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Aviation industry leaders applaud NTSB & FAA reversal on Indiana CitationJet accident

Download: Printable PDF Date: 10 Mar 2024 19:07 (UTC) category:
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Aviation industry leaders applaud NTSB & FAA reversal on Indiana CitationJet accident   - Business aviation publisher
Dana Ermolenko
Country: United States Aircraft: Airplanes

Industry leaders are praising the National Transportation Safety Board and Federal Aviation Administration following an announcement that the NTSB has reversed its previous conclusions about the cause of a 2018 Cessna CitationJet accident near Memphis, Indiana. The initial investigation originally implicated Tamarack Active Winglets as causing the accident, but the FAA and NSTB have reversed that position after evaluating new information and correcting factual errors outlined in a Petition for Reconsideration submitted by Tamarack Aerospace Group. 

The Petition for Reconsideration prompted the investigation to be reopened and to be elevated from the regional level of the NTSB for further scrutiny by NTSB experts in Washington DC. It was those experts who corrected numerous errors in the initial work and reviewed new laboratory test results and ultimately concluded that the evidence did not support a conclusion that Tamarack’s technology failed during the flight or contributed to the accident in any way. The reconsideration has garnered significant support from aviation industry leadership.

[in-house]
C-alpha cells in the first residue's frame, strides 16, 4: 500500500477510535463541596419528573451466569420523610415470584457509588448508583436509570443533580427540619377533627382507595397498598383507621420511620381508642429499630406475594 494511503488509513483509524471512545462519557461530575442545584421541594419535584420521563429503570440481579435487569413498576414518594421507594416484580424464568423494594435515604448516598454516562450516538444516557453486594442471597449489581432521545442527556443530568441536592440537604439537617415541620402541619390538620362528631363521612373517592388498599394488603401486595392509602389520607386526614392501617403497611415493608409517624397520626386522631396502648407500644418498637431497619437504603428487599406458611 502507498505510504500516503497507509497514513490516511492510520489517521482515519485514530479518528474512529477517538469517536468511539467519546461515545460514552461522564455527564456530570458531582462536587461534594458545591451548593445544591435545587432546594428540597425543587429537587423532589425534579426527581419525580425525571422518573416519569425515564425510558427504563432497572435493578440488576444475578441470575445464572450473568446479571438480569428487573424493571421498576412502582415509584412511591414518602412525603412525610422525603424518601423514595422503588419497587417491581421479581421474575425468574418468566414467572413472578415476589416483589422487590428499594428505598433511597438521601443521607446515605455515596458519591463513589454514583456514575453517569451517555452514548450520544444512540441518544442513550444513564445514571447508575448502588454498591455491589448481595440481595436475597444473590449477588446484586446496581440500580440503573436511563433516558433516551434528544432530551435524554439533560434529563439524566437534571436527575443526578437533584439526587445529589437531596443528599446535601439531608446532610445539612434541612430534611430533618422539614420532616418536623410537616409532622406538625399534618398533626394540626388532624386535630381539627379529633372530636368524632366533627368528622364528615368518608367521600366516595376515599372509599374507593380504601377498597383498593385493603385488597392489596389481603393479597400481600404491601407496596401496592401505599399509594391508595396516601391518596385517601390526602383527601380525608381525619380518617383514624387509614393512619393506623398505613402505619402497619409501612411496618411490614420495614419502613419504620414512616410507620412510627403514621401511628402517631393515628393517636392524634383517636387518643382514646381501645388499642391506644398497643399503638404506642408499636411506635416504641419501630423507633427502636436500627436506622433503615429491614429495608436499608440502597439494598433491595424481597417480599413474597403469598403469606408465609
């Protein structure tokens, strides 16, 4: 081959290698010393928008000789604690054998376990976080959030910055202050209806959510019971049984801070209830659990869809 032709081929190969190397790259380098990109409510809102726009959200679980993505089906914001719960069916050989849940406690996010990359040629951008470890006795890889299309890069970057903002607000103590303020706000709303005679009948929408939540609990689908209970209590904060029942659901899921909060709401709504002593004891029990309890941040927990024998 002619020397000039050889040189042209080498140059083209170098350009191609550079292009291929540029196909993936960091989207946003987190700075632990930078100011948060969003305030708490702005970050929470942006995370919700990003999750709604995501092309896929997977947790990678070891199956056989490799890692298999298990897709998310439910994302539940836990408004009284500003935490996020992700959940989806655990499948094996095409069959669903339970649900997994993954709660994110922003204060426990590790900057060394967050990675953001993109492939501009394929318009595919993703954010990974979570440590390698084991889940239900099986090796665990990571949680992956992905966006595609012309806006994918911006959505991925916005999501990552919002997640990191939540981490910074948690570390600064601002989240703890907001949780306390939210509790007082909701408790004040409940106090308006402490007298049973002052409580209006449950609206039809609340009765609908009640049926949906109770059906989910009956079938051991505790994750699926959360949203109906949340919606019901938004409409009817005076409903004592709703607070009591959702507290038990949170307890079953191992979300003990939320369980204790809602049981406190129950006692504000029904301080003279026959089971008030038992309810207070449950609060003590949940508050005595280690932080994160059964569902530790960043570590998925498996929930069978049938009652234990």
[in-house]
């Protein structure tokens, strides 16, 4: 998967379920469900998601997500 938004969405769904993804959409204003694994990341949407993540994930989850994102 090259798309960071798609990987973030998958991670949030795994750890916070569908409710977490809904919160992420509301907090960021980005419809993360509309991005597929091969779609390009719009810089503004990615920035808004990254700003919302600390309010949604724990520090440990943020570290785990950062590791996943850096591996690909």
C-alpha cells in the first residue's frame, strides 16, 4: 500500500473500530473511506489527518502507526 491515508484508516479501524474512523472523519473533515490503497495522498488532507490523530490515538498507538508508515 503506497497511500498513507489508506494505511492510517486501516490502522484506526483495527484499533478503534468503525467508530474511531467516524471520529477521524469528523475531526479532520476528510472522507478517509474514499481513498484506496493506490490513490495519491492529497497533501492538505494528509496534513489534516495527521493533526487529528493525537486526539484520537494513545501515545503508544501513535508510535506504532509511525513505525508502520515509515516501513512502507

In its formal response to the Petition for Reconsideration, the NTSB stated: “…the available evidence for this accident does not sufficiently show that the ATLAS was the cause of the in-flight upset from which the pilot was unable to recover,” the NTSB stated in their formal response to the Petition, which can be downloaded here.…the NTSB agrees with the petitioner that the evidence is also insufficient to conclude that the left actuator was in an extended position at the time of initial impact and (2) the ATLAS caused the left rolling moment; the NTSB has revised the report accordingly. The Petition called attention to a no-injury, no-damage malfunction on a Cessna CitationJet in the UK as being unrelated to the Indiana accident, and in their response the NTSB made adjustments to clarify the two events were unrelated, stating that “the NTSB has decided to remove the statement to ensure that our analysis does not inadvertently imply that the cause of the uncommanded left roll in the UK event was a factor in the subject accident.”